Oncogene | Year: 2013

Patients with chronic inflammatory bowel disease (IBD) have an increased risk to develop colorectal cancer (CRC) particularly after long duration of the disease. Chronic inflammation of the intestinal mucosa is characterized by a marked enrichment of immune cells such as macrophages as well as by high expression of cytokines and growth factors including transforming growth factor-beta 1 (TGF-β1). The adhesion molecule L1CAM mediates chemoresistance and migration of tumor cells and is elevated in CRC tissues being associated with metastatic spread and poor prognosis for the patients. In this study, we examine the role of TGF-β1-induced L1CAM expression and macrophages in malignant transformation of intestinal epithelial cells. We demonstrate that TGF-β1 stimulation leads to a Slug-dependent upregulation of L1CAM expression already in the colonic intestinal epithelial cell line NCM460 thereby enhancing cell motility and apoptosis resistance. Accordingly, NCM460 cells acquired a migratory and apoptosis-resistant phenotype if transfected with L1CAM. Immunohistochemistry of colonic biopsies revealed considerable L1CAM expression in intestinal epithelial cells in tissues from IBD patients but not in normal colonic tissues. Moreover, L1CAM expression increased with duration of disease being associated with the presence of CD33+ macrophages. Coculture with macrophages generated from monocyte colony-stimulating factor (MCSF)-treated monocytes led to the upregulation of Slug and L1CAM in NCM460 cells thereby elevating cell motility and apoptosis resistance. Pharmacological inhibition of TGF-β1 signalling abolished expression of Slug and L1CAM in cocultured NCM460 cells resulting in decreased cell migration and apoptosis resistance. In conclusion, these data provide new insights into the mechanisms by which IBD promotes malignant transformation of intestinal epithelial cells and underscore the role of L1CAM and macrophages in this scenario. © 2013 Macmillan Publishers Limited All rights reserved.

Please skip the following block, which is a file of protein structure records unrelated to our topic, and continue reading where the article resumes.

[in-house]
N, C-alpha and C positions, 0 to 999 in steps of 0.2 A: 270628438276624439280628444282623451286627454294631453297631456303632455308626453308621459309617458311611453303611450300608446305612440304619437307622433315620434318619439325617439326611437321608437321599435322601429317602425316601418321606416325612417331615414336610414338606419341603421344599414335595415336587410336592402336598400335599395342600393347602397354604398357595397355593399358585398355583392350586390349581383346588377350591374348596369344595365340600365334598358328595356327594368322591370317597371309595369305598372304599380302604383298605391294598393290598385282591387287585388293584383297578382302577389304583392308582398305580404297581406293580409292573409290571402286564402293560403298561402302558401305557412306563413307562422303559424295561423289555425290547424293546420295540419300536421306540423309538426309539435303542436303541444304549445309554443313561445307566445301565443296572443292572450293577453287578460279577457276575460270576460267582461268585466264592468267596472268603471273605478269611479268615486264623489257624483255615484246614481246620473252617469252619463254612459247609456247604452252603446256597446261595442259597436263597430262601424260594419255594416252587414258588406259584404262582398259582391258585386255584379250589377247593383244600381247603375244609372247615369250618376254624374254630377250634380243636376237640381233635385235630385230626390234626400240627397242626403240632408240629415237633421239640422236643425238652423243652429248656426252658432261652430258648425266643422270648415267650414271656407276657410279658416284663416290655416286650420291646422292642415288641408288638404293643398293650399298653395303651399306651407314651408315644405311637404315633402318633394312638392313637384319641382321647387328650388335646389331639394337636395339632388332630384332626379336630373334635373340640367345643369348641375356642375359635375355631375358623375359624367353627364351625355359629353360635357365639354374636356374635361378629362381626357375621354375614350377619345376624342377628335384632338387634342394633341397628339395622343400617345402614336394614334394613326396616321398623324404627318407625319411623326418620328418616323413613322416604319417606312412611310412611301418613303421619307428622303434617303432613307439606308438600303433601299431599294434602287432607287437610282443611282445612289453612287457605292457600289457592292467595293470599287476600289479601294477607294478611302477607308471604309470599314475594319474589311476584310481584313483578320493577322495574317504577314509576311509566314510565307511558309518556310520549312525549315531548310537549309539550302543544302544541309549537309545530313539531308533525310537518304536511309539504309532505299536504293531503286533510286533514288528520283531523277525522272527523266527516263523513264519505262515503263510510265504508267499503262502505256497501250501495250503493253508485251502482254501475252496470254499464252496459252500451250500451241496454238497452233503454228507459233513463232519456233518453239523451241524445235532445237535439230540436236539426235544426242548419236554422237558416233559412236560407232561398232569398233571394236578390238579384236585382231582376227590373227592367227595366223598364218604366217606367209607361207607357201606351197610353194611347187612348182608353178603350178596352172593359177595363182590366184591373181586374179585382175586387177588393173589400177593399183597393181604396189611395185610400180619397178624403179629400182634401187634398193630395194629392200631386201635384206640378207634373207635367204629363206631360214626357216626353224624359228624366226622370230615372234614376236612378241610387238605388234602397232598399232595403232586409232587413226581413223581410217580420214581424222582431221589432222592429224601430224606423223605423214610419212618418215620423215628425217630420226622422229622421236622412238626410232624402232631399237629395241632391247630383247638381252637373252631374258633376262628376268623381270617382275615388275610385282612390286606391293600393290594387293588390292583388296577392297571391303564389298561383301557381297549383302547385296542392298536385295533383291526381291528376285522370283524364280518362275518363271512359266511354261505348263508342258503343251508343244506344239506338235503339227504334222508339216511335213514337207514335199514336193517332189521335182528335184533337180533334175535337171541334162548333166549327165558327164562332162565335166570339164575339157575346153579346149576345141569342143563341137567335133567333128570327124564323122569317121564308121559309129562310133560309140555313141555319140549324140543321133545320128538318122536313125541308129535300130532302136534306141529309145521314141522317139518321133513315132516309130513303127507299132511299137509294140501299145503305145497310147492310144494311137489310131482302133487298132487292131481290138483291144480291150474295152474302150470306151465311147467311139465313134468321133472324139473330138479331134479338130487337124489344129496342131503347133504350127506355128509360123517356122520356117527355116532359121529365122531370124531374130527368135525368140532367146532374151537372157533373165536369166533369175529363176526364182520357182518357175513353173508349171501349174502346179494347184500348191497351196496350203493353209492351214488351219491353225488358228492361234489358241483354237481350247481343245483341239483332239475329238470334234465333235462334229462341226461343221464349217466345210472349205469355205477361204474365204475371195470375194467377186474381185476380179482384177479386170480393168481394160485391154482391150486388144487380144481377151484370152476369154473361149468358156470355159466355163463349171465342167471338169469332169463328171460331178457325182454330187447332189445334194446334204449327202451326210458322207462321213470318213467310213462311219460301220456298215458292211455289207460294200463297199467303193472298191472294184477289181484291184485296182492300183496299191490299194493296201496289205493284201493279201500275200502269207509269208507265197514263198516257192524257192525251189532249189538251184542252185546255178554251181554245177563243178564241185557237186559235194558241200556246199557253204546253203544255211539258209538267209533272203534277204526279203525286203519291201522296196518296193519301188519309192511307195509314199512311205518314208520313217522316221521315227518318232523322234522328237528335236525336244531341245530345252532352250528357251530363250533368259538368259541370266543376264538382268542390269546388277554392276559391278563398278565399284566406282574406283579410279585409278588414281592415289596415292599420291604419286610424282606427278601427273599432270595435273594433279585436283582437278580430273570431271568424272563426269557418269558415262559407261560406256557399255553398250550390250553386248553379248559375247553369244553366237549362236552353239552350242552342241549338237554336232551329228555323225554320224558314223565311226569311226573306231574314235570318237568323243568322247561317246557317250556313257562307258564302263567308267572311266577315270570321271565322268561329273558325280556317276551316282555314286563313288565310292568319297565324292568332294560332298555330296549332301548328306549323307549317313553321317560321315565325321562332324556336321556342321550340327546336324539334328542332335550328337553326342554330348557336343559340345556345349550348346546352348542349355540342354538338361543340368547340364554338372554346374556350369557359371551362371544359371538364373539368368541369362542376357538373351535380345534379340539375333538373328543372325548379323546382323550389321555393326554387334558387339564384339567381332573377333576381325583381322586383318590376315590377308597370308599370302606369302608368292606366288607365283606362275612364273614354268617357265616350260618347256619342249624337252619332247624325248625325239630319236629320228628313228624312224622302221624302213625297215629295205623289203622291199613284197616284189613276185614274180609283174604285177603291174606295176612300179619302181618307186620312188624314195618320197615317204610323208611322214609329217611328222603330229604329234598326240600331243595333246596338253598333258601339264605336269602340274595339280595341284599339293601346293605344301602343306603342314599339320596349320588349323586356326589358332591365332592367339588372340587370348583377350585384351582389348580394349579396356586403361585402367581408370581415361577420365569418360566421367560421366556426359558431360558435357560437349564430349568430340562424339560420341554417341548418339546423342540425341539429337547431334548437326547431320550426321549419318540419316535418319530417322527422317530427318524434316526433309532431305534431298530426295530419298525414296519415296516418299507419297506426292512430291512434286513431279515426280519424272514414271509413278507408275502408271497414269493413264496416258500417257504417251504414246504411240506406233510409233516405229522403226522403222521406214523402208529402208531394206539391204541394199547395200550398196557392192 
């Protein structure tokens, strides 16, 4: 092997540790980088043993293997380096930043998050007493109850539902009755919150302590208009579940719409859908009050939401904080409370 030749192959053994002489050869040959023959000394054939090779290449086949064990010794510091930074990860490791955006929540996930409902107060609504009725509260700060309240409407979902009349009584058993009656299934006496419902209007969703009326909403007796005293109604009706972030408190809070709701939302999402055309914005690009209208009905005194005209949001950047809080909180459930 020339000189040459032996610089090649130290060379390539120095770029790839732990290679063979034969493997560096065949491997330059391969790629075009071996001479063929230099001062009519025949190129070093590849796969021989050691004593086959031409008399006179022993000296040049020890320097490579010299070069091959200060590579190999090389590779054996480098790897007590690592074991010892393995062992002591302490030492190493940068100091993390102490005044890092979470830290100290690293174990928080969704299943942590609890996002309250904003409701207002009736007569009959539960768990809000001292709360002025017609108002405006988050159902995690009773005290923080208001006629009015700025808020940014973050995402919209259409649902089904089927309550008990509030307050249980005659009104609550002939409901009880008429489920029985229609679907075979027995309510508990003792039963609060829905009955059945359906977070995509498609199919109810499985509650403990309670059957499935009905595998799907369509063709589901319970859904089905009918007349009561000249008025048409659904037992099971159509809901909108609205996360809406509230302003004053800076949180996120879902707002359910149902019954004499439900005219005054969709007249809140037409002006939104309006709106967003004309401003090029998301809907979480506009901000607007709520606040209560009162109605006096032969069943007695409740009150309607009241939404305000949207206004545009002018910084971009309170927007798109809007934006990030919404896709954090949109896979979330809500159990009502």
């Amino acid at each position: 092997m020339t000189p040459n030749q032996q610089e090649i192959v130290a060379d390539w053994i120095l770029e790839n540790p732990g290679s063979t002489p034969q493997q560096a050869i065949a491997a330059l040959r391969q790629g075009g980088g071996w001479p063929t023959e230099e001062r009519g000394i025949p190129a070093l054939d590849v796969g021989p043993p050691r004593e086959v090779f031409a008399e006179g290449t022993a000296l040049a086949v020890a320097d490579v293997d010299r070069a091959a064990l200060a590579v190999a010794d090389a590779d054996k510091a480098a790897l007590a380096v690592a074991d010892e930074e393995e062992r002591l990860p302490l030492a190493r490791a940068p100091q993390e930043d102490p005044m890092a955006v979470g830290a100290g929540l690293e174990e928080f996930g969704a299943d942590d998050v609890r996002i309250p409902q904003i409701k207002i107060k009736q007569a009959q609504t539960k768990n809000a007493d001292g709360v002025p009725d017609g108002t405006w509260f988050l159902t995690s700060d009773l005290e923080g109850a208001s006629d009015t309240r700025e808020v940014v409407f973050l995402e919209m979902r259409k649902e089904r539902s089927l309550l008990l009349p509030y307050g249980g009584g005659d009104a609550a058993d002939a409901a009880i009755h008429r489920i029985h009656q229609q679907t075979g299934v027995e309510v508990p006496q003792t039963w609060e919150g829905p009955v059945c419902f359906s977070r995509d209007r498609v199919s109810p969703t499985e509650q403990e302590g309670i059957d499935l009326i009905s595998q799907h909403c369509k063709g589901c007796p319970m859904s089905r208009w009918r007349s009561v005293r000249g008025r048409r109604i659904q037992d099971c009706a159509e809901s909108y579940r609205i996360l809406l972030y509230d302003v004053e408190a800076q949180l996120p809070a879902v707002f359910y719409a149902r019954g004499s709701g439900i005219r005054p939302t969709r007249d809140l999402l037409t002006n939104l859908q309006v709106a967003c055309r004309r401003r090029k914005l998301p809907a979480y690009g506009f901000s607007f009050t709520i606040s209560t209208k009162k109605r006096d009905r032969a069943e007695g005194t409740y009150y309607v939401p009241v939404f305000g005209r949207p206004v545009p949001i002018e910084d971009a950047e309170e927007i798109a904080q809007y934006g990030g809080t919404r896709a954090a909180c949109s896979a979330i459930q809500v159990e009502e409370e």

Schafer H.,Laboratory of Molecular Gastroenterology and Hepatology | Dieckmann C.,Laboratory of Molecular Gastroenterology and Hepatology | Korniienko O.,Institute for Experimental Cancer Research | Moldenhauer G.,German Cancer Research Center | And 6 more authors.
Cancer Letters | Year: 2012

The adhesion molecule L1CAM (CD171) accounts for enhanced motility, invasiveness and chemoresistance of tumor cells and represents a novel marker for various tumor entities including pancreatic and ovarian carcinoma. Recently, we showed that L1CAM inhibition increases the apoptotic response of tumor cells towards cytostatic drugs pointing to the potential of L1CAM to serve as a chemosensitizer in anti-cancer therapy. Thus, the present study evaluated the therapeutic potential of combined treatment with L1CAM antibodies and chemotherapeutic drugs in pancreatic and ovarian carcinoma model systems. in vivo. Two L1CAM-specific antibodies (L1-14.10 and L1-9.3/2a) exhibiting high binding affinity to the L1CAM expressing pancreatic adenocarcinoma cell line Colo357 and the ovarian carcinoma cell line SKOV3ip were used for treatment. The combined therapy of SCID mice with either L1CAM antibody and gemcitabine and paclitaxel, respectively, reduced the growth of subcutaneously grown Colo357 or SKOV3ip tumors more efficiently than treatment with the cytostatic drug alone or in combination with control IgG. This was accompanied by an increased number of apoptotic tumor cells along with an elevated procaspase-8 expression. Furthermore, a lowered activation of NF-κB along with a reduced expression of VEGF and a diminished number of CD31-positive blood vessels were observed in tumors after combined therapy compared to control treatments, while the infiltration of F4/80-positive macrophages increased. Overall, these data provide new insights into the mechanism of the anti-cancer activity of L1CAM-blocking antibodies. in vivo and support the suitability of L1CAM as a target for chemosensitization and of L1CAM-interfering antibodies as an appropriate tool to increase the therapeutic response of pancreatic and ovarian carcinoma. © 2011 Elsevier Ireland Ltd.